On Friday the Safe Point campaign will march from Talaat Harb to Tahrir Square to protest the rising instances of sexual harassment and assault reported across Cairo and Egypt.
They will be joined by Bassma, a group that uses self-defence to halt violence and humiliate perpetrators. According to one of Safe Point’s organisers, in the past Bassma has caught harassers on video, shamed harassers in front of crowds and handed harassers over to police stations.
The marchers plan to arm themselves with water pistols filled with pepper spray to protect themselves in case the march itself is subject to assault, said one of Safe Point’s organisers.
Friday’s march has a dangerous precedent. On June 8 a similar march to raise awareness was attacked by mobs of men. A perimeter of male marchers was overwhelmed and many of the female marchers were violently groped.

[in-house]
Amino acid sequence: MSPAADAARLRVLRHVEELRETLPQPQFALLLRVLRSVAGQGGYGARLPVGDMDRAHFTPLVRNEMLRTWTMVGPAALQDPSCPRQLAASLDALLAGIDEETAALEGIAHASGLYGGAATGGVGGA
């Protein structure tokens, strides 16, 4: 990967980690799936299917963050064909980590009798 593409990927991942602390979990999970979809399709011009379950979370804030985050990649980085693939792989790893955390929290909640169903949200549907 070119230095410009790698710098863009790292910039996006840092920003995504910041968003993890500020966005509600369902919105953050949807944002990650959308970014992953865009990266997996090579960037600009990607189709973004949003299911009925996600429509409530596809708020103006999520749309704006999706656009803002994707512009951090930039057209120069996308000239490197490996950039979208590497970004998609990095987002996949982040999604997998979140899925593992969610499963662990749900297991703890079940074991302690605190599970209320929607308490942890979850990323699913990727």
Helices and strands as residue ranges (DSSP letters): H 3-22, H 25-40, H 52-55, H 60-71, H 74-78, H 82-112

The attacks have not halted to the pressure to improve the safety of women in Egypt’s streets. On Wednesday, women and men together tried to form a human chain in Nasr City to make a visual statement against sexual harassment.
The activists also held up white sheets of paper with simple drawings on them. The messages, however, were not as simple. “When a woman is harassed, she does not like it,” read one sign. Another stated, “I’ll defend the right of any woman to walk around safely.”
The human chain building group calls itself Nefsi, which means “I Hope.” Other signs in Nasr City used this theme of hope, reading, “I hope not to hear nasty language” and “I hope for you to respect me, so I can respect you.”